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What was the role of women in Sparta

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Sparta was an ancient Greek city-state whose unique social and political system has fascinated people down the ages. It was a military society, whose warriors are regarded as some of the greatest soldiers of the ancient world. The word Spartan has become synonymous with military prowess and austerity. The battles of Sparta are well-known and have become legendary. However, one aspect of its history may surprise many is the role of women in that society. While the city-state is widely seen as a militaristic and very conservative society it was also a very complex one and women had generally greater freedom than elsewhere in the Greek world. Spartan women will be shown to have played a very important role in society, the economy, culture, and even the state’s politics.
[[File: Spartan helmet 2 British Museum.jpg |200px|thumb|left| Spartan helmet]]
== Spartan History==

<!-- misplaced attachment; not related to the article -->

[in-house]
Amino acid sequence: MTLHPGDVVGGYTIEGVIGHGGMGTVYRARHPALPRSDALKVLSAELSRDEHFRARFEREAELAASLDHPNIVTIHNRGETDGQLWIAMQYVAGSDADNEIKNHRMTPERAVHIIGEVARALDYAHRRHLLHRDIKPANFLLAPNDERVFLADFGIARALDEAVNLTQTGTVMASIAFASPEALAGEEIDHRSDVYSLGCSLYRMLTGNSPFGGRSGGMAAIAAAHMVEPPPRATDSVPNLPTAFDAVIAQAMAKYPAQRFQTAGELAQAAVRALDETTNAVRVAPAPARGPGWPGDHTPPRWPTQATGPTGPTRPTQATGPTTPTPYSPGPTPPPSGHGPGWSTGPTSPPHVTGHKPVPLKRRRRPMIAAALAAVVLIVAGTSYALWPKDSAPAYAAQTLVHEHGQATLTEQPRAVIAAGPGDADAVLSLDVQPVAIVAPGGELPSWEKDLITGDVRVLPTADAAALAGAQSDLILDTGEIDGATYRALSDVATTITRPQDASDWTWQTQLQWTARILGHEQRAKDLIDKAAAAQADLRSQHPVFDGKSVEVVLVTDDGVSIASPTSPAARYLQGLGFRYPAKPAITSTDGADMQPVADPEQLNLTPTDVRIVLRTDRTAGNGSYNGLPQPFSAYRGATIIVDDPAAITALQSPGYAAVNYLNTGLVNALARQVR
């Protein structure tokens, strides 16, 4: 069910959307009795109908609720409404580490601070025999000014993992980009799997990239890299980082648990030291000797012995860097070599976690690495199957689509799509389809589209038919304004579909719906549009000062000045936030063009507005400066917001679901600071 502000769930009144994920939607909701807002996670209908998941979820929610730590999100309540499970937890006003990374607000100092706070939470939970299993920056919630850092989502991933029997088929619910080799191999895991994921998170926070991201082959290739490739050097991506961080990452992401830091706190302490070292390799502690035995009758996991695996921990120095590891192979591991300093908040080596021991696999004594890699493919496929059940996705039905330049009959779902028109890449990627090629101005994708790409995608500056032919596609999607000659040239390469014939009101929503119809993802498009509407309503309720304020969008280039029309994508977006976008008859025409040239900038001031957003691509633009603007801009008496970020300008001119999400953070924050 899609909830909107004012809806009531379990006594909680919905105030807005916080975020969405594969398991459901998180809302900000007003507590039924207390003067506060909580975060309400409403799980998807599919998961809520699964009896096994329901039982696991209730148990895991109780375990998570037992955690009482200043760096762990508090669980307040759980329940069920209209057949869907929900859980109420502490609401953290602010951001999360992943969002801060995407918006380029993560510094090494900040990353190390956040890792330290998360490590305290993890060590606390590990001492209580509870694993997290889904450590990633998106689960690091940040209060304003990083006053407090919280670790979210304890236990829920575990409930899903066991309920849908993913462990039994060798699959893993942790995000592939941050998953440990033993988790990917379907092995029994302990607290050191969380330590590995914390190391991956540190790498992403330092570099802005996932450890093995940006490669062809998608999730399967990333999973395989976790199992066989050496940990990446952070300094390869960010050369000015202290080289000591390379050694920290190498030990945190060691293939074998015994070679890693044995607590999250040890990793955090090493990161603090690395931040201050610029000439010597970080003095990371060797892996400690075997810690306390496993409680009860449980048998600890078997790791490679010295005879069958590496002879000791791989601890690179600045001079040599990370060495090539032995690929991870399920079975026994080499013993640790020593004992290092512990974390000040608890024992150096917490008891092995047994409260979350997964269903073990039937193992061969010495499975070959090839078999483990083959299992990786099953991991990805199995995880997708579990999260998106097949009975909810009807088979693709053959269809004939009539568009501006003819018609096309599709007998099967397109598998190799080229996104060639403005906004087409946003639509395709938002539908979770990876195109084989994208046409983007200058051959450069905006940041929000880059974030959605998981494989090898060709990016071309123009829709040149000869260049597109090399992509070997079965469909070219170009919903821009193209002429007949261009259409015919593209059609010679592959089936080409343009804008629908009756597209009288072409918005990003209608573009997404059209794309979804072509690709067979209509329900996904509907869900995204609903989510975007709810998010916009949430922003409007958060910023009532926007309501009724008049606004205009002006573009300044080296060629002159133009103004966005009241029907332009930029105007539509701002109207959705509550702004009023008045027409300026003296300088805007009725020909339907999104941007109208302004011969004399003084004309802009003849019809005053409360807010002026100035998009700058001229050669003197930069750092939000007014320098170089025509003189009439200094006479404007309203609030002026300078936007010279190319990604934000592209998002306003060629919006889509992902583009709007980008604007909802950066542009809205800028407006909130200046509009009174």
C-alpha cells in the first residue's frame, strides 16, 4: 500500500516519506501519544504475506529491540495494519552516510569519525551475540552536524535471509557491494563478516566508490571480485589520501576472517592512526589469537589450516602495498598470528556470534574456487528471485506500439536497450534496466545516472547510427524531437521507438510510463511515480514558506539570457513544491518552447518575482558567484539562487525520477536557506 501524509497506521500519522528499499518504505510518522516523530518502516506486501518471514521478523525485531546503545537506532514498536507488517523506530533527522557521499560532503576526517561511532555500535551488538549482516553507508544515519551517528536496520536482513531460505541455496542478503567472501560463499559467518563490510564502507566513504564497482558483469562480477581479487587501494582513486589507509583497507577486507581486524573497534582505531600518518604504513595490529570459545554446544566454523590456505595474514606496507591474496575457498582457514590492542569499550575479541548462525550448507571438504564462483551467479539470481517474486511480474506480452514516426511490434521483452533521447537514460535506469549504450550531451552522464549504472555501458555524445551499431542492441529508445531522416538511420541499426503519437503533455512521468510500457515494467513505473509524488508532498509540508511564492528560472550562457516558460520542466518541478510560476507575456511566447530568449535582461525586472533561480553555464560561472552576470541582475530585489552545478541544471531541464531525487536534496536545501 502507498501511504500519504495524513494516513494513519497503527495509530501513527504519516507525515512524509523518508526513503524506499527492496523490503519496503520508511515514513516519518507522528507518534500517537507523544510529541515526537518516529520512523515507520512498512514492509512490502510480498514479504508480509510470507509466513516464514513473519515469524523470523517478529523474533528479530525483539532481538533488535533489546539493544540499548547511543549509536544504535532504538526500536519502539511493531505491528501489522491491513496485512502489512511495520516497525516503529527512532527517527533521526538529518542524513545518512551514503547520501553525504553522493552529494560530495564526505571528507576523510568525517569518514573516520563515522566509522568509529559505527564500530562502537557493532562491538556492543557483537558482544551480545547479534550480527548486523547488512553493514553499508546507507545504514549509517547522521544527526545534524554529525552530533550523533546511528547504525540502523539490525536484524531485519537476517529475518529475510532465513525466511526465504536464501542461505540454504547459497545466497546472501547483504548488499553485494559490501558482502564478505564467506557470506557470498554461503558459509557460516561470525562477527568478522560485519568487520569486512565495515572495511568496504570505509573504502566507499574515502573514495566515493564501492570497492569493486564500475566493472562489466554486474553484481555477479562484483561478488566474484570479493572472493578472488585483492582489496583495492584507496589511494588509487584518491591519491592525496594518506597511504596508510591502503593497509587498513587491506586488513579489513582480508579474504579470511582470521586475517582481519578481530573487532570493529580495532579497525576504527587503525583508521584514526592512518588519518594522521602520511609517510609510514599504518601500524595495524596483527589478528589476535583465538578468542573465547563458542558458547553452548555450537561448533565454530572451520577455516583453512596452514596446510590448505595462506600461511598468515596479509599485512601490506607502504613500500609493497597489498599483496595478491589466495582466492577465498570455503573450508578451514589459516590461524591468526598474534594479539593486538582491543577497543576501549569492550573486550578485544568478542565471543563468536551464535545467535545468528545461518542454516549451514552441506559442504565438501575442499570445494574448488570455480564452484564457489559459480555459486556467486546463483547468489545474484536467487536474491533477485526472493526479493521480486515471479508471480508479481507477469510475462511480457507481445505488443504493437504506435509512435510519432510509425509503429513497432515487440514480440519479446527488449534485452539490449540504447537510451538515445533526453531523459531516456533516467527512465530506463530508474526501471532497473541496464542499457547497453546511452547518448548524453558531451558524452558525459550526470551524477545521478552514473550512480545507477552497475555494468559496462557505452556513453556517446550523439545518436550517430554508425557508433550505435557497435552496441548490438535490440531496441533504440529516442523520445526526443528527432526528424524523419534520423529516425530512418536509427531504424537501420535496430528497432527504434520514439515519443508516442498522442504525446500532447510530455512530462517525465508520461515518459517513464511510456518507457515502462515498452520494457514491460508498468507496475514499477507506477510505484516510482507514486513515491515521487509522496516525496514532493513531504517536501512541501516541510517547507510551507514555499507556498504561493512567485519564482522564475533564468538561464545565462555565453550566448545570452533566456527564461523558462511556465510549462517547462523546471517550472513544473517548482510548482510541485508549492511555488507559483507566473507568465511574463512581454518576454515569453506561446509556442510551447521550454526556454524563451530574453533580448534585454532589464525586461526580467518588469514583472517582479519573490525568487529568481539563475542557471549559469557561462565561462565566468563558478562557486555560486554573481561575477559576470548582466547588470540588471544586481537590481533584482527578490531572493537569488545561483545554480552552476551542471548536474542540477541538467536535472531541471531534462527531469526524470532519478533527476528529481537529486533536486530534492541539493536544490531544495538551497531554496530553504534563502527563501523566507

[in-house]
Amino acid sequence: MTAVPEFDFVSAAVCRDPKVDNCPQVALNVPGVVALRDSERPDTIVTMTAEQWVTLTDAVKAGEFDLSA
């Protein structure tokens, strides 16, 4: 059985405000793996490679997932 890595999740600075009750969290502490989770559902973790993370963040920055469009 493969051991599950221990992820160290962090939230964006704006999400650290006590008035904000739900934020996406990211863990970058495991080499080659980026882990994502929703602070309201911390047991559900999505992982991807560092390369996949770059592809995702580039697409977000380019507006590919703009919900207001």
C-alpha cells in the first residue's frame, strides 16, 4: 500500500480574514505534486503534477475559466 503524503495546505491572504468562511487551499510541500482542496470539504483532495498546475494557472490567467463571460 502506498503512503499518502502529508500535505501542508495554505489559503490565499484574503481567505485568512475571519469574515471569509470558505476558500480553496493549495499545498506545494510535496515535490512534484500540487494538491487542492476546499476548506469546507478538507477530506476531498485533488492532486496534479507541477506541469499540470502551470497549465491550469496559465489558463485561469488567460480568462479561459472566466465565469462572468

Sparta or Lacedaemon was for centuries one of the most important powers in the Hellenic world. It was located in the south-east of the Peloponnese in modern Greece. Little is known about the early history of the Spartans. Sometime in the 8th century, the Spartans began to reform their social and legal system, because of chronic instability. These reforms are attributed to the semi-legendary Lycurgus and this led to a system which was focused on the army and victory on the battlefield <ref>Plutarch, Life of Lycurgus 15. 3-4 </ref>. The focus on the army meant that Sparta was the only Greek state with a professional standing army. Sparta was ruled by two kings, whose power was checked by a council of elders and an assembly of citizens. The individual was expected to subordinate their needs to the collective. One of the most distinctive features of this society was the Agoge, a training program for all young males. It involved young boys being taught military and survival skills. Later when they became citizens and warriors they mainly lived in barracks. Sparta was able to develop such a unique system because it was a slave-owning society. Their ancestors had enslaved the indigenous Messenians, who formed a subjugated population known as helots. All the citizens and their families owned estates that were worked by the helots. The labor of the helots allowed Spartan men to concentrate on being soldiers. By the 6th century, it was recognized as the leading military power and they dominated the Peloponnese. They played a leading role in the defeat of the second Persian invasion (492-490 BC). In the years after the defeat of the Persians, Athens established an Empire. This led to a long war, known as the Peloponnesian War between Sparta and Athens (431-404 BC). The Spartans after receiving support from Persia established a hegemony over Greece until they were defeated at Leuctra by the Thebans and their allies (378 BC). This led to a serious political, social and military decline in the city-state but it managed to maintain its independence from successive Hellenistic monarchs. Rome conquered Sparta in the 2nd century BC and this finally extinguished this most singular state <ref>Cartledge, Paul The Spartans: an epic history (London, Pan Books, 2013), p 203</ref>.

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